The County Prison staff is doing what it can to cope with summer heat, Warden Cheryl Steberger told the Prison Board at its monthly meeting Thursday.
“Staff are continually monitoring those in the prison to ensure the health and safety of the inmates and staff,” Steberger said.
The County Prison is old and most of it isn’t air conditioned. Steberger said large industrial fans are operating in key areas and the prison plans to buy more.
Other solutions include allowing inmates adequate time out of their cells. They are served iced drinks and each inmate can obtain a free pair of shorts at the commissary.
Steberger said she is “confident” there will be air conditioning at the new facility being planned in Lancaster Township.
Lancaster County experienced heat waves at the start and end of July, with high temperatures exceeding 90 degrees for several days in a row. In mid-July, temperatures in the prison’s housing units were around 85 degrees, LNP reported.
Later in the meeting, Steberger indicated the third quarter of the year will bring more information on the selection of a design team for the County Prison’s replacement.
“This schedule is fluid and will continue to be tailored to the benefit of Lancaster County,” she said.
The county is reviewing proposals from three teams that made presentations in May: Dewberry, STV Architects and TranSystems. At the time, officials had said they hoped to make a choice in June or July.
Meanwhile, Steberger said staff took a trip to Nebraska to look at a new prison and get ideas.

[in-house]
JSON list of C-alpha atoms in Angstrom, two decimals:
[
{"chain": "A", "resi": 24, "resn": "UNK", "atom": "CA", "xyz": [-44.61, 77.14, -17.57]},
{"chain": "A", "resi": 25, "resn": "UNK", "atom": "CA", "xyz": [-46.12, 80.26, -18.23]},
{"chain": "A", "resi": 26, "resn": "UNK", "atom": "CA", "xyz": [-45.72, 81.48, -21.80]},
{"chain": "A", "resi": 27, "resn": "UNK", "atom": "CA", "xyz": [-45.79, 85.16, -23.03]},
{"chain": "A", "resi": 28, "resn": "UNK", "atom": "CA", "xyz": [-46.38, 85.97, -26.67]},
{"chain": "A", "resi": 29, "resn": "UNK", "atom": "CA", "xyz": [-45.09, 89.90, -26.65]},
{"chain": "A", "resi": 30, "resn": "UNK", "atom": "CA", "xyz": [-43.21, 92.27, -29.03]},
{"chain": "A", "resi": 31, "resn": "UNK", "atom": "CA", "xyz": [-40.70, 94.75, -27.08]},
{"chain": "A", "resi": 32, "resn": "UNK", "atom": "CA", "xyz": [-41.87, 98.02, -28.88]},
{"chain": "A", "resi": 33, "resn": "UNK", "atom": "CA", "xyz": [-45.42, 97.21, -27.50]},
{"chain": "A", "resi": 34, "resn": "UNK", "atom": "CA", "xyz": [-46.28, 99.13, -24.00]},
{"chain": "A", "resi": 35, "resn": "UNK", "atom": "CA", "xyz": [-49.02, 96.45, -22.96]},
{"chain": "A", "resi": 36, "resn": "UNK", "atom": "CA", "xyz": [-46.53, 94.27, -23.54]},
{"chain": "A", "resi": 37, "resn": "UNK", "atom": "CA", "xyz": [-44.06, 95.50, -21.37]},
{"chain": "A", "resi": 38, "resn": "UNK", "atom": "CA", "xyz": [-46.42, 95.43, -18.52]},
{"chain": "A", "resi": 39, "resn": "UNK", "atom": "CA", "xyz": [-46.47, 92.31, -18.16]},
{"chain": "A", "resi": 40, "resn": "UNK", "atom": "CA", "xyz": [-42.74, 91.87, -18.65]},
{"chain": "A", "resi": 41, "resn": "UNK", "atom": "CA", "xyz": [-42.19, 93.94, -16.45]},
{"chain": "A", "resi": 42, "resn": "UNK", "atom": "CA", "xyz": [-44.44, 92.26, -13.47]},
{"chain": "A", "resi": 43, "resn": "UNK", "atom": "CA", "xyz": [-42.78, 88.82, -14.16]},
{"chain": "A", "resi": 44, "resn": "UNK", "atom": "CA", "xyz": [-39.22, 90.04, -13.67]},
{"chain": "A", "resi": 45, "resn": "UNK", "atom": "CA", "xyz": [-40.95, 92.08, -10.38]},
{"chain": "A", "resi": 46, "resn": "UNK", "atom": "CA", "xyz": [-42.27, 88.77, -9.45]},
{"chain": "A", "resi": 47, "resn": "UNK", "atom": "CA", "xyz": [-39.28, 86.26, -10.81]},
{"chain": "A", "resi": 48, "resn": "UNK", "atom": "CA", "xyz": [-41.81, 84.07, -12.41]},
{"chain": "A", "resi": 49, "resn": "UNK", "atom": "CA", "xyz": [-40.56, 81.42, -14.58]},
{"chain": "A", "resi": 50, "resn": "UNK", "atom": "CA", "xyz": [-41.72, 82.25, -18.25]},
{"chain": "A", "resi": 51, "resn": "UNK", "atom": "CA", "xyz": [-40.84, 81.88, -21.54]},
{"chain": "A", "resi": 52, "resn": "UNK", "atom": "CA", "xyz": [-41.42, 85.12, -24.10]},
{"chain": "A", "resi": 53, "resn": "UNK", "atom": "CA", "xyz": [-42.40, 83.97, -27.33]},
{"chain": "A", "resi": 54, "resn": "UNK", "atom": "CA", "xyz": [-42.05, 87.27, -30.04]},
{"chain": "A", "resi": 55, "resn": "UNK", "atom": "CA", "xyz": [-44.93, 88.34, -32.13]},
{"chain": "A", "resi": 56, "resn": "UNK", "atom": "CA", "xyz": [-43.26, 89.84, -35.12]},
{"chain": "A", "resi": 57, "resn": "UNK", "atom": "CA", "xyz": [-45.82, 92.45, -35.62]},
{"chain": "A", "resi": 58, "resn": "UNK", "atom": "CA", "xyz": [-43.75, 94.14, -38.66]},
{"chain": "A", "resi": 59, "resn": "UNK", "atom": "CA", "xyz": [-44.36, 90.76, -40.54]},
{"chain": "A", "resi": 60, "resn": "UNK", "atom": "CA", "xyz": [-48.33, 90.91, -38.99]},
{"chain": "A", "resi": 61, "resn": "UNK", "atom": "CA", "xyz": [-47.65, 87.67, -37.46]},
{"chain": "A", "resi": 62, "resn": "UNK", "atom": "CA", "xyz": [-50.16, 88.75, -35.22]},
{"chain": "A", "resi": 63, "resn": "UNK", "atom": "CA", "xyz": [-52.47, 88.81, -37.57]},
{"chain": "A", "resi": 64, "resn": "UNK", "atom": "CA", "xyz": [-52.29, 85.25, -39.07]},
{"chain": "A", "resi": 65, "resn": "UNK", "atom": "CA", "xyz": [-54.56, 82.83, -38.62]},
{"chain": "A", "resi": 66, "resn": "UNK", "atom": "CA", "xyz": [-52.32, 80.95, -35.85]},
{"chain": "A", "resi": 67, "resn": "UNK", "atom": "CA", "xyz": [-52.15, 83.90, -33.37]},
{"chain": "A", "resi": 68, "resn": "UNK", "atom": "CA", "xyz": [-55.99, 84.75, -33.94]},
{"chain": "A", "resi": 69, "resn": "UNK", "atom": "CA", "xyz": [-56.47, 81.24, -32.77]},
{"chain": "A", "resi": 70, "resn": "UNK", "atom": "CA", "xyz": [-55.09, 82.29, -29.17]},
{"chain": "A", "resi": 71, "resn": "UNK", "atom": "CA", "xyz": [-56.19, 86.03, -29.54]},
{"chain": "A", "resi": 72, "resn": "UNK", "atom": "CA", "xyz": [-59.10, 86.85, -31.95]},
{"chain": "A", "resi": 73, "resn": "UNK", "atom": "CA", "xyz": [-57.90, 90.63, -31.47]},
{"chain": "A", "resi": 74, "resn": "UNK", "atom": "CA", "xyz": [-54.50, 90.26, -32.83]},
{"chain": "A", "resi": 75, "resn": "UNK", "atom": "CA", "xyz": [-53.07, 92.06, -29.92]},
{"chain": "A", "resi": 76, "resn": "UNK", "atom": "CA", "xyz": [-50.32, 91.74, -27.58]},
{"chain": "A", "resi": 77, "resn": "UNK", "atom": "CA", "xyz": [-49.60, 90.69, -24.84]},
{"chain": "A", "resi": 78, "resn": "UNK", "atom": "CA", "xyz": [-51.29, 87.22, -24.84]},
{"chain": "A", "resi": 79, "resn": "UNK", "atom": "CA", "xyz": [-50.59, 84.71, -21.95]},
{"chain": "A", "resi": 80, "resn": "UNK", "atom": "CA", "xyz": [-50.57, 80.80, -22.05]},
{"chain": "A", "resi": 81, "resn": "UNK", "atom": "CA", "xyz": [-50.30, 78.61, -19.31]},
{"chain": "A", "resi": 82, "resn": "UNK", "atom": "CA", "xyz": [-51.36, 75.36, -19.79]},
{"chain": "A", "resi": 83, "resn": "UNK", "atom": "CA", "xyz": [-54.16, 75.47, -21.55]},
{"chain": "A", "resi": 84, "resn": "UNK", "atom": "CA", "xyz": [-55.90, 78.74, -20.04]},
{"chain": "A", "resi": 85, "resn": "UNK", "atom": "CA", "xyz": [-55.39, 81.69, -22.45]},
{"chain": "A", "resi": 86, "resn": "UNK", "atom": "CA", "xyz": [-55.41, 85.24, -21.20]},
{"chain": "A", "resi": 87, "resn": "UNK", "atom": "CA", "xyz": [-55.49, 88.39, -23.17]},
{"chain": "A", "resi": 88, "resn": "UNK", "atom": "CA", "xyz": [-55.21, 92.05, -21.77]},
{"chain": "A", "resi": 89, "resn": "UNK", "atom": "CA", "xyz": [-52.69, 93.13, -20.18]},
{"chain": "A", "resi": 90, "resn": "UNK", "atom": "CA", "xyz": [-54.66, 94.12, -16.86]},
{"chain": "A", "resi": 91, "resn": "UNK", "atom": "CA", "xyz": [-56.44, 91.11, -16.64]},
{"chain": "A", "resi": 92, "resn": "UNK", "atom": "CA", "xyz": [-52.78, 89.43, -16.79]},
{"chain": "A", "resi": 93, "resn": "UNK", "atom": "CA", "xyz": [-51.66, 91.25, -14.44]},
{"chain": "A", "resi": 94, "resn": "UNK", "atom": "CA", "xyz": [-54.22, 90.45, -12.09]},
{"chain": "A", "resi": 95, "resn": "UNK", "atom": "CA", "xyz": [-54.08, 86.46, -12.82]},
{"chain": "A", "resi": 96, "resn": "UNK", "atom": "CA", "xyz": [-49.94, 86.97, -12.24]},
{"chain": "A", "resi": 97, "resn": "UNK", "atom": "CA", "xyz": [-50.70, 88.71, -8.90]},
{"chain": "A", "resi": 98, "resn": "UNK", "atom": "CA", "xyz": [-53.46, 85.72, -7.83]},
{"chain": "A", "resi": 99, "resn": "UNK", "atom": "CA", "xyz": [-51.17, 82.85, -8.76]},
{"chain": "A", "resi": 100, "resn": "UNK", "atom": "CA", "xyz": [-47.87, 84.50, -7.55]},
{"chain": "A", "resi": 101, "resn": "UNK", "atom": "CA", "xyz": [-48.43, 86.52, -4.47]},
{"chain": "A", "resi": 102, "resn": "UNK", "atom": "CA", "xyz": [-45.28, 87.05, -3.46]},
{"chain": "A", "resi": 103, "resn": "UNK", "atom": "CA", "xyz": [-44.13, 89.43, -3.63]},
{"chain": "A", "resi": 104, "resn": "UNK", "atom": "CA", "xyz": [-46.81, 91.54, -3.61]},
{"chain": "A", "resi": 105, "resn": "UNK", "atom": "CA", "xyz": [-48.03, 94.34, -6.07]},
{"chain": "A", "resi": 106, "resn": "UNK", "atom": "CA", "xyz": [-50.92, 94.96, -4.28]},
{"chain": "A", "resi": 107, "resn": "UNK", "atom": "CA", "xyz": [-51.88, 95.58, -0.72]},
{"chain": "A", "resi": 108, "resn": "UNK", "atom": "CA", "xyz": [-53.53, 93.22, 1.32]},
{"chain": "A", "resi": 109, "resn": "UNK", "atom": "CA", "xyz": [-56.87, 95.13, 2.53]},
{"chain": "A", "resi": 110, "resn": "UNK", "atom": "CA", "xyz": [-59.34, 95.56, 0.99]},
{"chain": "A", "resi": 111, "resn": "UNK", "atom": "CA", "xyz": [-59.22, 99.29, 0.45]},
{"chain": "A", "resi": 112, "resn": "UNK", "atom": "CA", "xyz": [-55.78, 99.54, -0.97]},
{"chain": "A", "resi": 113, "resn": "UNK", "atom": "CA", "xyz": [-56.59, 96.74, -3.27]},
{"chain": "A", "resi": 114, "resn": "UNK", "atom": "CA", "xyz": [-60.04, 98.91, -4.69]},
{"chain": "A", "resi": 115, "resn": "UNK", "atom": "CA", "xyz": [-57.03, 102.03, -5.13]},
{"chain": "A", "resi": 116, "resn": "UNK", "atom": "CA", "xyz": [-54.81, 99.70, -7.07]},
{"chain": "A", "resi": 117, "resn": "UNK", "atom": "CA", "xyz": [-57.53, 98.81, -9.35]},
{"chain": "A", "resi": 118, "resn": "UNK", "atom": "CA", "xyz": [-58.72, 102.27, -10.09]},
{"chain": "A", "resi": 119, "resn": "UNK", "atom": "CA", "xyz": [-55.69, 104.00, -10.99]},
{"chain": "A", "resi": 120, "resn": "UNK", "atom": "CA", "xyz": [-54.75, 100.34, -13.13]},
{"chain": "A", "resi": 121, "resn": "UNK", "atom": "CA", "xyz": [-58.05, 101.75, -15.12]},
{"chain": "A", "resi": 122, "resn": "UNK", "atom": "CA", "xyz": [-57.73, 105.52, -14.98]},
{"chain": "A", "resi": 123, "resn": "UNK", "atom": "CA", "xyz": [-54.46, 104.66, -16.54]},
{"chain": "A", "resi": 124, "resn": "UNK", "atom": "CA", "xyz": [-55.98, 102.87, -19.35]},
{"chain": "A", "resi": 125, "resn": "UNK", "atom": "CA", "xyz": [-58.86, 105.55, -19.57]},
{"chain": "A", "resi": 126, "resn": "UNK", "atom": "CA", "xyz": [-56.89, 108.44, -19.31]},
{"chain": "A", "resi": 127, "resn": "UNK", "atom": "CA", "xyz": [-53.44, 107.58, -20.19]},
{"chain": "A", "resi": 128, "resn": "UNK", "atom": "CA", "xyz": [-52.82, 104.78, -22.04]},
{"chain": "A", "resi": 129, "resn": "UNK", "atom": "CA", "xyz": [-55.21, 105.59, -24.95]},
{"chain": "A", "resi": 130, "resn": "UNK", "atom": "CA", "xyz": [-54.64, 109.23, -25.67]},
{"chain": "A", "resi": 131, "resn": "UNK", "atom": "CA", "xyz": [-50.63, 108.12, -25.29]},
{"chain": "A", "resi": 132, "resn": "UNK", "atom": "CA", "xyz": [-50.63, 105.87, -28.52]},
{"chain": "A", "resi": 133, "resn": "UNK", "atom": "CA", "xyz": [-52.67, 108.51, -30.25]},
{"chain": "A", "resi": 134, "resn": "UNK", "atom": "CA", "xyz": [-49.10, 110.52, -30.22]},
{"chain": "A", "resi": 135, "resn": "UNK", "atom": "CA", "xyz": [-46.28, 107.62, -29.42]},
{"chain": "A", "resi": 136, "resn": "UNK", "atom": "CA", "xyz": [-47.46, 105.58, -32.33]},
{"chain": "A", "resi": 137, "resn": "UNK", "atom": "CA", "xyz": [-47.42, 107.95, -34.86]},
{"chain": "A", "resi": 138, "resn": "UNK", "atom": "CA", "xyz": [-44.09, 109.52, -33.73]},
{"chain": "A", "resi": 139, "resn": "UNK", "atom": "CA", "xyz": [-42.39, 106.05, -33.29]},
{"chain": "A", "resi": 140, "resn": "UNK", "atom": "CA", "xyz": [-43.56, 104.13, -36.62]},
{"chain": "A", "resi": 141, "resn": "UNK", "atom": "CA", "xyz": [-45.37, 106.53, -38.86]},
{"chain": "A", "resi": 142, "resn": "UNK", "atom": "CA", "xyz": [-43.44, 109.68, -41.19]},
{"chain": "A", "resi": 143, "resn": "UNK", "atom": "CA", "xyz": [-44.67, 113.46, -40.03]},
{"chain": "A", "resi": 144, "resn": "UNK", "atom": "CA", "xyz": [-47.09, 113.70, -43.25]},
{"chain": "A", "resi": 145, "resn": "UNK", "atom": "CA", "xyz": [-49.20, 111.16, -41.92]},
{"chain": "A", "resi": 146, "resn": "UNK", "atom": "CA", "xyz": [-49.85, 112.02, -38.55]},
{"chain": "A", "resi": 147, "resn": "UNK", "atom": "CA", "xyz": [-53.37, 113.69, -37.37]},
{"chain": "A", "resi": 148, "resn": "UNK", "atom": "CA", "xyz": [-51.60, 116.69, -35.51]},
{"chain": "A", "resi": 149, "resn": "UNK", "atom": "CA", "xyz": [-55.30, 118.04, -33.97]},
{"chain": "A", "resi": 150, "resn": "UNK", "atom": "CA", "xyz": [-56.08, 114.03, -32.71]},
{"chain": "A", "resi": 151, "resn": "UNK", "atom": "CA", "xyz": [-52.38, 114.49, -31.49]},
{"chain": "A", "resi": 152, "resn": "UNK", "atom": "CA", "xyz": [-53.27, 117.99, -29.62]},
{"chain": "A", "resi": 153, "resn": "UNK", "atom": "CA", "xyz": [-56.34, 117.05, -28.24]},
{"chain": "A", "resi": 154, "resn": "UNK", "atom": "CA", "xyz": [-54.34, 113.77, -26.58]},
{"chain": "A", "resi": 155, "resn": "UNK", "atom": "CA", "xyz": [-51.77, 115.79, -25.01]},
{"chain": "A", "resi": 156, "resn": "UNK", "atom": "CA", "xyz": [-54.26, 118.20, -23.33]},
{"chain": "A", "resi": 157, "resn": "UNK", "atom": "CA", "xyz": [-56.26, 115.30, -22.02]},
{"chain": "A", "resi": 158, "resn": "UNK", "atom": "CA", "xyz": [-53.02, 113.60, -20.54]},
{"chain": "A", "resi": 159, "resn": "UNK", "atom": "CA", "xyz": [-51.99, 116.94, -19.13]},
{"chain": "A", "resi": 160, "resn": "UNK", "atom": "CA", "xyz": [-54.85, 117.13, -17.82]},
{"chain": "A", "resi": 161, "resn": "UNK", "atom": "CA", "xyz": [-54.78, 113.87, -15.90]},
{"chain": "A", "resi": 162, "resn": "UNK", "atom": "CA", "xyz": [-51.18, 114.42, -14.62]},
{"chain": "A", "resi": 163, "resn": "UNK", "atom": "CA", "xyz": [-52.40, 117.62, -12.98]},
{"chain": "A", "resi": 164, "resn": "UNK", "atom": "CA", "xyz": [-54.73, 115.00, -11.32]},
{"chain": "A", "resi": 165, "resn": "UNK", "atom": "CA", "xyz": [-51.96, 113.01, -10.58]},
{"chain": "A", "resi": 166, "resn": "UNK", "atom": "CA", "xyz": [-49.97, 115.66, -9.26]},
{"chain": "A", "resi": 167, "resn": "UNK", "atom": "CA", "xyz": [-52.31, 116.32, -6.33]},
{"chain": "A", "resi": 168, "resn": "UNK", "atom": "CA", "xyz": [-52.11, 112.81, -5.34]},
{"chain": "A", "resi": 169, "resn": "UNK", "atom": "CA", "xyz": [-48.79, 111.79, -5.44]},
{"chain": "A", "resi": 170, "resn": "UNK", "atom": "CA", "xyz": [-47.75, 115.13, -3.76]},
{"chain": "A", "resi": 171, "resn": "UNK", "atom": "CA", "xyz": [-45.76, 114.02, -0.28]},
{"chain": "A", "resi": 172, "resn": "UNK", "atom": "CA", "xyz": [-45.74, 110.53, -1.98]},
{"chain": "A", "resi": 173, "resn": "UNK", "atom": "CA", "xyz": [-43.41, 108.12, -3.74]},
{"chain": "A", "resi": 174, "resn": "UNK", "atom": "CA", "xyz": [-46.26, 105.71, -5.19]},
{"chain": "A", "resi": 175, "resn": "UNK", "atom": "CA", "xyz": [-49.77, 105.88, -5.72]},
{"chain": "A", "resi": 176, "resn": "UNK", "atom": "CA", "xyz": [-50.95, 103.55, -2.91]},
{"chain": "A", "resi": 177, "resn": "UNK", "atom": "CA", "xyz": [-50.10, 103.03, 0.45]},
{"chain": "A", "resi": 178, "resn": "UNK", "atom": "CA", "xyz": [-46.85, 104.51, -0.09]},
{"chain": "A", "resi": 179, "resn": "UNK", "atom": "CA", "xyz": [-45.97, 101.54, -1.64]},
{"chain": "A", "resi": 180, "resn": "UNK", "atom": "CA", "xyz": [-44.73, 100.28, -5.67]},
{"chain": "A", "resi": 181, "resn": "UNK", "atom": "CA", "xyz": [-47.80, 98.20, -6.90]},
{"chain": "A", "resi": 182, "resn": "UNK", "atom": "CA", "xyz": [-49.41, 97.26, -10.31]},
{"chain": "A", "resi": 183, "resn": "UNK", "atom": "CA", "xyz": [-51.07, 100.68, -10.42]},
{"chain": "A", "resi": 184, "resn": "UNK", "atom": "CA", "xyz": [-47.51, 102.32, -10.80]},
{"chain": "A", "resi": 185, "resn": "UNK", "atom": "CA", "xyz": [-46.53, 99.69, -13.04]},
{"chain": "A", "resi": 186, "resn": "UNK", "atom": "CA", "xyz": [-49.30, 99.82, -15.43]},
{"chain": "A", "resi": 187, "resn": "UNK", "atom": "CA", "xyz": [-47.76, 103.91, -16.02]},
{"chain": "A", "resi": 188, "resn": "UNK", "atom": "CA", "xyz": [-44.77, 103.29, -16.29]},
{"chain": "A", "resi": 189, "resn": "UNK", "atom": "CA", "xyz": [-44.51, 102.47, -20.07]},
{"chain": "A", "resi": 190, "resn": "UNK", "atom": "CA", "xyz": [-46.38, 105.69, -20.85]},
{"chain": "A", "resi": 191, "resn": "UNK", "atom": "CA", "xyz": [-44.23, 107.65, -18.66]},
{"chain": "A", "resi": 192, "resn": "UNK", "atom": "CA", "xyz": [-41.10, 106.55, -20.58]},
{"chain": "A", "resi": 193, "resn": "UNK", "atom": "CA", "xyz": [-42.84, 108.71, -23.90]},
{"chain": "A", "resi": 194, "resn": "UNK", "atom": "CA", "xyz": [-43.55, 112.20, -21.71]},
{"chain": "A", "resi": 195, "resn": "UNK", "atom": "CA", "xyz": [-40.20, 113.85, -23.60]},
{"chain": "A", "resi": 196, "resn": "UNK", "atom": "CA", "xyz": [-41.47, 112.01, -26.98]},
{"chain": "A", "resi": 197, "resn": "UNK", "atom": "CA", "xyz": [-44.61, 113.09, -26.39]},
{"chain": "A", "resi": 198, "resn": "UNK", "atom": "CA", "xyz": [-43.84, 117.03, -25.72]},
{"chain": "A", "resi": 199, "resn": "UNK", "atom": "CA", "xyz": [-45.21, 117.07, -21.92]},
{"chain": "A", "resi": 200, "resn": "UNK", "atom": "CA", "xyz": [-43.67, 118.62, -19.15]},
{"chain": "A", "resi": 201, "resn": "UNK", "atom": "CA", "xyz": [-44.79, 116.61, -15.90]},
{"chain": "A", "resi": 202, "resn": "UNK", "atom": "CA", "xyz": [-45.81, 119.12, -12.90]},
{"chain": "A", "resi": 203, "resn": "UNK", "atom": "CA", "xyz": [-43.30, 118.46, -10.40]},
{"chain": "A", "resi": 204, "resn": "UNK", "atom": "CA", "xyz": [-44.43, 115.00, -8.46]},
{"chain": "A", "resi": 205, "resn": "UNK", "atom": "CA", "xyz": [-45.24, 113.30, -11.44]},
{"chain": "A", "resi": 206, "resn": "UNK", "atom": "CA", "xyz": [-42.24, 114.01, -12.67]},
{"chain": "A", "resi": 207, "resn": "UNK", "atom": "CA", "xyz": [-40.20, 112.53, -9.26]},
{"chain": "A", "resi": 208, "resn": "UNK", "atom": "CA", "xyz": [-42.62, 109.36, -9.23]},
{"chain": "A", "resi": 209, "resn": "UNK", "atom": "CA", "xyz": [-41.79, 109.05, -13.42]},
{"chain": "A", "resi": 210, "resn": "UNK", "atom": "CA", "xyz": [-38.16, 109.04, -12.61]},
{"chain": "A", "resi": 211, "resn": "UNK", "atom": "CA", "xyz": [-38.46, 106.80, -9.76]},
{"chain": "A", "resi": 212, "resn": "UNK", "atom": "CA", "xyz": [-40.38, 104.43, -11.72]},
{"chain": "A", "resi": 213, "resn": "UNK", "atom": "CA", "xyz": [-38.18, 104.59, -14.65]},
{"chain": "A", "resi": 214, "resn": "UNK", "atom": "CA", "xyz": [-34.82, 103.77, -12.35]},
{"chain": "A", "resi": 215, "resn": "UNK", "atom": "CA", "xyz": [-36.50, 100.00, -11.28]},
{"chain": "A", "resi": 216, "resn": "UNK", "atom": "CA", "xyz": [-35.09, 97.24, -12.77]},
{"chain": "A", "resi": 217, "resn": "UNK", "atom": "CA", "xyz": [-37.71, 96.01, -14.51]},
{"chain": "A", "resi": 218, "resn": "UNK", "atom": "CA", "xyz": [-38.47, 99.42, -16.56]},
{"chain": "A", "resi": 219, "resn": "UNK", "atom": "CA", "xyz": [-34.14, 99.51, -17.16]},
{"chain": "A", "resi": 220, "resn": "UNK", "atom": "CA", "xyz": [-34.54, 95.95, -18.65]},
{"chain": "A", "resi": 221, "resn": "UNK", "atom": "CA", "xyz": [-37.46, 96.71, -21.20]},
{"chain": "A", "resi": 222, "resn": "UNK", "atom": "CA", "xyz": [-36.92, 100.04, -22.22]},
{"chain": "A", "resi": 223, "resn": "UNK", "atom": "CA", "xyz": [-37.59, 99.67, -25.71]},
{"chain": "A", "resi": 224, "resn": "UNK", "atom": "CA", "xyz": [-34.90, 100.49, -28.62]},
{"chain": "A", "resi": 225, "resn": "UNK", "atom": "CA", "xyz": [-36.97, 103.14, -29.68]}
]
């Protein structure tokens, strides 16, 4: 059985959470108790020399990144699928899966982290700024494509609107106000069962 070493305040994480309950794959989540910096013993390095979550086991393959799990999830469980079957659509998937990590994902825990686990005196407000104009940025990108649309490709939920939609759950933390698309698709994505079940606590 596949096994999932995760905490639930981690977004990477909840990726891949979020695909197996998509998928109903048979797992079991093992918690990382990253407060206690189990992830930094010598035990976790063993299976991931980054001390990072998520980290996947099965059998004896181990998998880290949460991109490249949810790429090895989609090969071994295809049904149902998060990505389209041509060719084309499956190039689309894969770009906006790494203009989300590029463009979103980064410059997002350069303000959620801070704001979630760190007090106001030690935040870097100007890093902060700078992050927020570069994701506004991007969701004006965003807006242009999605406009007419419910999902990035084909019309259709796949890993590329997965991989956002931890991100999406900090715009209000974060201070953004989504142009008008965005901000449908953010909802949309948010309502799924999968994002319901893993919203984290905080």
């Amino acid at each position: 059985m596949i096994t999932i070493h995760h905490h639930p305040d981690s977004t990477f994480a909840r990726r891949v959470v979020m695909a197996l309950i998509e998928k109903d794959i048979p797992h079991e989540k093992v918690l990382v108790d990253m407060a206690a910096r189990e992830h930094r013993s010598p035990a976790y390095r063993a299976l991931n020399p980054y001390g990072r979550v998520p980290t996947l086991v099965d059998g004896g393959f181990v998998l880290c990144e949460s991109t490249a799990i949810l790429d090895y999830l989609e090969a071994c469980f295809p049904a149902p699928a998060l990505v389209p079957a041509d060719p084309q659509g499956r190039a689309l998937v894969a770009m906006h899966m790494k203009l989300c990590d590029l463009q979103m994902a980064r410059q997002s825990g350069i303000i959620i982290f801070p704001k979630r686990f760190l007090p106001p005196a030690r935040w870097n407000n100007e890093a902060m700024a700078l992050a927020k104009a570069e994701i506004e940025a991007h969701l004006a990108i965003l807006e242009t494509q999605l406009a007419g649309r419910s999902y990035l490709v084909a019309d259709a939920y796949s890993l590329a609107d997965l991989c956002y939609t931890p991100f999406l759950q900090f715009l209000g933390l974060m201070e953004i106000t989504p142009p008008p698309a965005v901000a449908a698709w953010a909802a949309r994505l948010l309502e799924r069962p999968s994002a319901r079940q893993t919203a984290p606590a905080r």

“I’m glad that you’re going out to visit,” county Commissioner Ray D’Agostino said. “I look forward to hearing your report.”
“Making these types of visits will generate ideas that will be applicable to the new facility,” Commissioner John Trescot said.
Members of local advocacy groups attending Thursday’s meeting asked for more transparency as the design process continues.
The Rev. Jason Perkowski, a member of Power Interfaith, said there seems to be a “gap in information.” He asked the board to post more data on their design ideas and process on the project website.
More public meetings on the project are coming, Trescot said.
“I know it’s been a little slow over the summer,” he said, explaining that planners want to secure architectural and engineering services before moving forward.
Jonathan Fox of the group Have A Heart complained, as he has in previous meetings, about the board’s practice of not allowing the public to directly question representatives of PrimeCare, the prison’s healthcare vendor. D’Agostino confirmed that policy: Questions about PrimeCare must be posed to the board or prison staff.
Kent Koehler of Have a Heart made a plea to the board to buy and deploy scanners at the County Prison to reduce the need for strip searches.
The prison aims to be humane and secure, he noted, but said there are “numerous ways” those two values are in coflict, suggesting that scanners have broad potential to help.
“Scanners offer us a chance to radically reduce the inhumanity of strip searches,” he said. “We need to watch for how new technology will help us bring those two values into balance.”